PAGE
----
Italy has a lot of different wine grapes, and I mean a lot. Some counts put it at more than sixteen hundred different varietals, many with deep roots in the historical record. Here are three unique grapes grown almost exclusively in their own corners of Italy, each one a piece of living history.
I’m often surprised when I sample, on its own, a grape that is more often encountered in a blend. Corvina Veronese is one of three grapes used in the famously rich Amarone, but Corte Gardoni’s rosso is an entirely different expression. A lovely pale ruby color with a juicy cherry and fresh piney note, it’s the perfect substitute for your usual weekday red.
With my secondi at Trattoria Caprini in Italy’s Veneto region, I had a hard time deciding which wine would go best with my straéca di cavallo. There was some Amarone on the table, but I felt it was far too powerful. Luckily, I was sitting next to Giacomo Tincani, winemaker at La Basia, and he poured me a glass of his 2015 Valtènesi. Certo! Medium-bodied, deep red fruit aromas, and perfect with a grilled salt-and-peppered piece of meat. Giddy up!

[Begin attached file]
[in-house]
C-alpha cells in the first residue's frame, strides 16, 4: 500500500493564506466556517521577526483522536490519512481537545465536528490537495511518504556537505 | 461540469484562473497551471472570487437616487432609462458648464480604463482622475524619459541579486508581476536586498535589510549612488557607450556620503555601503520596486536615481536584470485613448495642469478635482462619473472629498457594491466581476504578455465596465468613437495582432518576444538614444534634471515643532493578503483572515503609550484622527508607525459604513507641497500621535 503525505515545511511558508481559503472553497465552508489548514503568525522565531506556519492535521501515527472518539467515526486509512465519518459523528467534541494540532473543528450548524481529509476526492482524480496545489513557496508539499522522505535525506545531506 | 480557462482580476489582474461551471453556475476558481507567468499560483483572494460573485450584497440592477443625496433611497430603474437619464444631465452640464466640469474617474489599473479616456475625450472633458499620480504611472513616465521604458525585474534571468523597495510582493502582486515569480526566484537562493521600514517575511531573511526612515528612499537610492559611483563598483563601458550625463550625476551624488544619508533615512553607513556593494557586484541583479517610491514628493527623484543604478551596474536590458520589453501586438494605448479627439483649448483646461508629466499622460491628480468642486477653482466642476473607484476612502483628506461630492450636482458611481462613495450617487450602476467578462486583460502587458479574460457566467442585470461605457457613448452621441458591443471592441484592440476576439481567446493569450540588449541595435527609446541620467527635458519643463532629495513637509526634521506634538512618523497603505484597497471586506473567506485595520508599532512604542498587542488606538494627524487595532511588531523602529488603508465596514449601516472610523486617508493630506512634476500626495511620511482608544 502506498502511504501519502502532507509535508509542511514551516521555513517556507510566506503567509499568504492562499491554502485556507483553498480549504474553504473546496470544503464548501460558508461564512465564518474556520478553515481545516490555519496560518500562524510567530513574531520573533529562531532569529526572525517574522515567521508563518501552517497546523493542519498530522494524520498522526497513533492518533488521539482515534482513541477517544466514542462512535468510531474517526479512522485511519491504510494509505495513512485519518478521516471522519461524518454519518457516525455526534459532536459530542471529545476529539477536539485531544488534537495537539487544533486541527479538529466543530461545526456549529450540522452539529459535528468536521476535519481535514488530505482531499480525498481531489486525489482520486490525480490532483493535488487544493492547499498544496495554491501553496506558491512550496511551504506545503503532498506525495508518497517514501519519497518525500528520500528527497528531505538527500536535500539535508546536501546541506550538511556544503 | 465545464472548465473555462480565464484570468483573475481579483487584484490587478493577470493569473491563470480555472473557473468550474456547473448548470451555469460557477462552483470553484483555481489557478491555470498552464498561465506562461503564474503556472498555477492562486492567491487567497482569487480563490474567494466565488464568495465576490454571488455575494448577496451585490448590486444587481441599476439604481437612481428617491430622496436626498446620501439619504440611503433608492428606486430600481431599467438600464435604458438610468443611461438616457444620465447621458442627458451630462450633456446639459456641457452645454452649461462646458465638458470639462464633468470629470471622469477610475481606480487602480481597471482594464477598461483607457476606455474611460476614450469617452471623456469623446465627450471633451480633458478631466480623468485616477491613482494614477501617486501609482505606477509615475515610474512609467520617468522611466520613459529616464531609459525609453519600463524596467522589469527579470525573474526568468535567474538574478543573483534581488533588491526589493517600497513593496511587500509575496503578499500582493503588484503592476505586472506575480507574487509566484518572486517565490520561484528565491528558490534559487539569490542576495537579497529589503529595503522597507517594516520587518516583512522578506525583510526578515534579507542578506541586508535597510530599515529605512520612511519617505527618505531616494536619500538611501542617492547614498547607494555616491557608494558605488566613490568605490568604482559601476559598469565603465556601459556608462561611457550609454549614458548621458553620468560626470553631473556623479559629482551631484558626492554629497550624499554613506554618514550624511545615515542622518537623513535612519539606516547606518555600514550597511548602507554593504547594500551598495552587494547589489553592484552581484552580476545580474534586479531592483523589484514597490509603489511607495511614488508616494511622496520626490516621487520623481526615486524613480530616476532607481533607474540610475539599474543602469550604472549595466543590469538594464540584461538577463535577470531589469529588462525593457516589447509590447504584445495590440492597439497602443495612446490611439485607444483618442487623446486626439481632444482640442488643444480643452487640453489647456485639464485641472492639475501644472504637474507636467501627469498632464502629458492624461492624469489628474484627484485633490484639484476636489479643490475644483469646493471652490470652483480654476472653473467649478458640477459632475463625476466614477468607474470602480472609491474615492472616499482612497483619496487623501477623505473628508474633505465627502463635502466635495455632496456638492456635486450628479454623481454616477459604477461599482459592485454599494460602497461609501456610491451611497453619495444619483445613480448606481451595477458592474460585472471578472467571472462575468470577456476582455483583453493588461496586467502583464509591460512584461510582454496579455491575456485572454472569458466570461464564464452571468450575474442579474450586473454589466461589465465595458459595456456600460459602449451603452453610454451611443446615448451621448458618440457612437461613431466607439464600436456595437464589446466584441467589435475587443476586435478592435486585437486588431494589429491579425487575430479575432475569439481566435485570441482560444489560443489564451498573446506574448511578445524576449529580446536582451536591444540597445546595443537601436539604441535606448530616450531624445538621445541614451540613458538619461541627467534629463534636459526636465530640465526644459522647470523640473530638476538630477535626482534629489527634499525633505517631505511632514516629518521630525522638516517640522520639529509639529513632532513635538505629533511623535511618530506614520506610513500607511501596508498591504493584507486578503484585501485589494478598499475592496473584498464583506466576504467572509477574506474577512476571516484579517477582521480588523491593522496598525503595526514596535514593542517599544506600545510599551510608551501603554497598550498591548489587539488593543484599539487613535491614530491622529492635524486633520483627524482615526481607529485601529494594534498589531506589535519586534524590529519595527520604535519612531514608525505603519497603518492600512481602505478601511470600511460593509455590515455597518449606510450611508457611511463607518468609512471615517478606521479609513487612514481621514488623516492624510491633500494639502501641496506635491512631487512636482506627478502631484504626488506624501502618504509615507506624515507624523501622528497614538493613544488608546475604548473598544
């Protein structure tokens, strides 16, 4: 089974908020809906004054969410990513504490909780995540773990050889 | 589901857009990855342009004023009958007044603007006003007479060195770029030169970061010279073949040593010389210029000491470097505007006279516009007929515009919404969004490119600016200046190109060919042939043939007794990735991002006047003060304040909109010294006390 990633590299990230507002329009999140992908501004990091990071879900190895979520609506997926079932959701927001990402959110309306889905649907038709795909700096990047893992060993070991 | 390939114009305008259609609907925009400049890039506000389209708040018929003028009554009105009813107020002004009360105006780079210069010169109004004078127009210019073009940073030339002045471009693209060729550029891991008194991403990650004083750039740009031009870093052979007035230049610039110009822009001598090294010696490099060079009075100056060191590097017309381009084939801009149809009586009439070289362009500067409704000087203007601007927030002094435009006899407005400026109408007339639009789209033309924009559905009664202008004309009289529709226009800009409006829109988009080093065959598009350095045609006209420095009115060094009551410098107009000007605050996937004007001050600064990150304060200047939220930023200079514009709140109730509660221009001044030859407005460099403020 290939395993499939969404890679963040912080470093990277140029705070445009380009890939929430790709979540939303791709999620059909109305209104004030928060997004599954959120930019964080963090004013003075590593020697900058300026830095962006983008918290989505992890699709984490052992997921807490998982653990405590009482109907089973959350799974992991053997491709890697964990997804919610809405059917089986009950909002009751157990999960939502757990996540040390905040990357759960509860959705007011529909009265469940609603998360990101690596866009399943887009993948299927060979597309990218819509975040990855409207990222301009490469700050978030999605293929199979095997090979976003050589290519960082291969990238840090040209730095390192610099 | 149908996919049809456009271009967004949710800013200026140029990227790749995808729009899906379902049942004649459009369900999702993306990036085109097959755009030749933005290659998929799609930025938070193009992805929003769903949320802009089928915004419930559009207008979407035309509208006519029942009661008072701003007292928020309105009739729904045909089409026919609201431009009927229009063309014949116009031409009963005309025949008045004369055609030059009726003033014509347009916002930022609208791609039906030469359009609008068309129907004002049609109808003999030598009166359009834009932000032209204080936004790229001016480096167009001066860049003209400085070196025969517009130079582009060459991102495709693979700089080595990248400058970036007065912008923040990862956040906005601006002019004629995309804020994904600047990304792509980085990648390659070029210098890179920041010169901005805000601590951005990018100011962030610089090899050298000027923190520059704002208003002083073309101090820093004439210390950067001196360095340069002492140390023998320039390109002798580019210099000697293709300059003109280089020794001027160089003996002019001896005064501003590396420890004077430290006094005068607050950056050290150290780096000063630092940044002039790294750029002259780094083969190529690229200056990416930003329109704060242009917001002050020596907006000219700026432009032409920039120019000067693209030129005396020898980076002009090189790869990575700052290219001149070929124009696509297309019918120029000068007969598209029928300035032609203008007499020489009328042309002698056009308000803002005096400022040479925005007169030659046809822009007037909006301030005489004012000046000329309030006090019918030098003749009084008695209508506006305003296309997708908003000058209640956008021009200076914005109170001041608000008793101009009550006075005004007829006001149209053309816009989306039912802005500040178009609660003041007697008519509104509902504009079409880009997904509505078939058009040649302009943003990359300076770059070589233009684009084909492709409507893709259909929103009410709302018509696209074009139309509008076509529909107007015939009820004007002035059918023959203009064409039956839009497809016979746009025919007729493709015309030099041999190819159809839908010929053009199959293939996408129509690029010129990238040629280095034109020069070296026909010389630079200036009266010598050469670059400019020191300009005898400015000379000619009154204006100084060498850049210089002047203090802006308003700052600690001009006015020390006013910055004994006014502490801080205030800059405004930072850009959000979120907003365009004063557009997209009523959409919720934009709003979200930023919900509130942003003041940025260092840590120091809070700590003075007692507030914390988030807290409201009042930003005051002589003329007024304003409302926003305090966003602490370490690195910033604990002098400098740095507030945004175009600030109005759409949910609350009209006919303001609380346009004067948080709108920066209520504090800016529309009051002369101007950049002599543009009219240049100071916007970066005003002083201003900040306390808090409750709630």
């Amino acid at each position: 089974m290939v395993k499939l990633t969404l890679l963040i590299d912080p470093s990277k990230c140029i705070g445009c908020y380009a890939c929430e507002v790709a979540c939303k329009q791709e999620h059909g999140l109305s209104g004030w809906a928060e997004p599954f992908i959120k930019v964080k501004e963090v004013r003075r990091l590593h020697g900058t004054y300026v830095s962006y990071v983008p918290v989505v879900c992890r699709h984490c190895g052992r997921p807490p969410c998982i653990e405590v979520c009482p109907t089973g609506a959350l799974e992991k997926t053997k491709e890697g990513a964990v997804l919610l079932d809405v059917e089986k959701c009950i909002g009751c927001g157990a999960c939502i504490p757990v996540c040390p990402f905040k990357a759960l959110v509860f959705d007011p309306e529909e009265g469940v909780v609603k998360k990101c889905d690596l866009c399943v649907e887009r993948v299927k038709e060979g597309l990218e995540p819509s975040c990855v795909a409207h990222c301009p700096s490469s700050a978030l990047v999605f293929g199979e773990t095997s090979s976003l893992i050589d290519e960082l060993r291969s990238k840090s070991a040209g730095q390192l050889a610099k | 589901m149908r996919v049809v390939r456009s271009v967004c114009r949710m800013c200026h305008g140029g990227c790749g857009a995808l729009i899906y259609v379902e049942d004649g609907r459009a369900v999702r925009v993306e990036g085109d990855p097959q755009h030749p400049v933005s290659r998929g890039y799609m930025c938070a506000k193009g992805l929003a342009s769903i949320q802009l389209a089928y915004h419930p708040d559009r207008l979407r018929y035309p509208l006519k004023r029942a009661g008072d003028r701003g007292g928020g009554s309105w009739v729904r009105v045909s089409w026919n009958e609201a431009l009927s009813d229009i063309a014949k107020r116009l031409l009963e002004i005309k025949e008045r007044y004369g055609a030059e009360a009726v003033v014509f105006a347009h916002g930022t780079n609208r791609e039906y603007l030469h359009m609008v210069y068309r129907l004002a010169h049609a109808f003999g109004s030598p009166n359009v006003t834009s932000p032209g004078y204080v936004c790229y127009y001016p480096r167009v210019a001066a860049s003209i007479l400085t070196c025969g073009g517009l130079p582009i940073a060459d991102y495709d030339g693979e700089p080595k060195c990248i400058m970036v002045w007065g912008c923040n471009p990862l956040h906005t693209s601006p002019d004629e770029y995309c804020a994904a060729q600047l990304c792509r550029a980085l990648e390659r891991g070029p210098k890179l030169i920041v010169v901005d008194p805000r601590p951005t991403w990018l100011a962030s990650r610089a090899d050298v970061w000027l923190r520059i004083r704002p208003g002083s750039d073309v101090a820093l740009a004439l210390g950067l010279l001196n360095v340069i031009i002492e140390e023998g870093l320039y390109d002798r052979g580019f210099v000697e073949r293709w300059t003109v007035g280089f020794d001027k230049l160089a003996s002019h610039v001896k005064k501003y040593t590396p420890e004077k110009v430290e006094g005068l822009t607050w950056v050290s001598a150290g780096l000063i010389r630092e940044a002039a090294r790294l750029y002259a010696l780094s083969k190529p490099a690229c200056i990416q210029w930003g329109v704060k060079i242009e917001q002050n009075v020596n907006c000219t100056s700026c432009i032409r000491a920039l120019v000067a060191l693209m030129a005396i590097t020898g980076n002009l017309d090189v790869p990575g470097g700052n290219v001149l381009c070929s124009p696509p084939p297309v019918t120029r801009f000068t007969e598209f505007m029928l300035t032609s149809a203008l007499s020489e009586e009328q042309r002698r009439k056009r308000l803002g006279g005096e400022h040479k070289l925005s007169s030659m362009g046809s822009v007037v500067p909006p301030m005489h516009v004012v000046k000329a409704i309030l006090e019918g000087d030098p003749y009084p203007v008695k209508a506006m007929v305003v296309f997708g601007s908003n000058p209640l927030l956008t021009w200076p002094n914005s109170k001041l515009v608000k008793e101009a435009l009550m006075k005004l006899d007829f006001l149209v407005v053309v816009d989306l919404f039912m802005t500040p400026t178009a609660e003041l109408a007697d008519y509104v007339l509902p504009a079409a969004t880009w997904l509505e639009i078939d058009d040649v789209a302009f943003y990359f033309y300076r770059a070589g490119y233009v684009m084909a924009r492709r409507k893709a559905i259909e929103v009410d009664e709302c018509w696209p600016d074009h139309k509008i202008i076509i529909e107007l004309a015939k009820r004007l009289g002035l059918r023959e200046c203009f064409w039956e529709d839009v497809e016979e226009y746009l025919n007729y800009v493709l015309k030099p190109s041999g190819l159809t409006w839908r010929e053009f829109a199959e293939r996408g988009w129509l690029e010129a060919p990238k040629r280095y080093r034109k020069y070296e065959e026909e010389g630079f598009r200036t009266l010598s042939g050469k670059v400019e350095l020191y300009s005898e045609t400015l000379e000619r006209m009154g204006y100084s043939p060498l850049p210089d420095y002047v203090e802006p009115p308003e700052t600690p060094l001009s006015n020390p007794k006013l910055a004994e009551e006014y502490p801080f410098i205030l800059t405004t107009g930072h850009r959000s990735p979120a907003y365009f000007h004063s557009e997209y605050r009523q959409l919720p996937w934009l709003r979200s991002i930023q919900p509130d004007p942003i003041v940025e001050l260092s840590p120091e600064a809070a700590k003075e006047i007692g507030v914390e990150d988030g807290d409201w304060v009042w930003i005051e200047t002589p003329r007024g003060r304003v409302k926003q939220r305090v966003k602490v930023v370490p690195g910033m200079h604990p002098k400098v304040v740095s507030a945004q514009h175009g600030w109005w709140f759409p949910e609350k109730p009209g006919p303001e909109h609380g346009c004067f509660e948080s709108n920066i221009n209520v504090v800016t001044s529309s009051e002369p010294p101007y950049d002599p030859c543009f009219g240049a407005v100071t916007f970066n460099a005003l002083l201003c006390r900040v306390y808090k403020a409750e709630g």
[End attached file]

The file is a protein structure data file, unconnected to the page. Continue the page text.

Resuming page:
Maurizio Fiorano is always hard at work every time I visit his tiny cellars in the town of Saint-Pierre, just east of Courmayeur after you traverse the Monte Bianco tunnel coming from France. He is a perfectionist in all aspects of his profession, and it shows in his precise, invigorating mountain wines. This red, produced from the native Fumin grape, has the smoky hints you would expect from a grape with this name. It is Maurizio’s most full-bodied red. The flavors and aromas are uniquely Valdostana, this proud region of stunning peaks that shares French and Italian cultural heritage. I encourage you to buy a few bottles and discover what I mean—you won’t regret it.
Drinking distilled spirits, beer, coolers, wine and other alcoholic beverages may increase cancer risk, and, during pregnancy, can cause birth defects. For more information go to www.P65Warnings.ca.gov/alcohol
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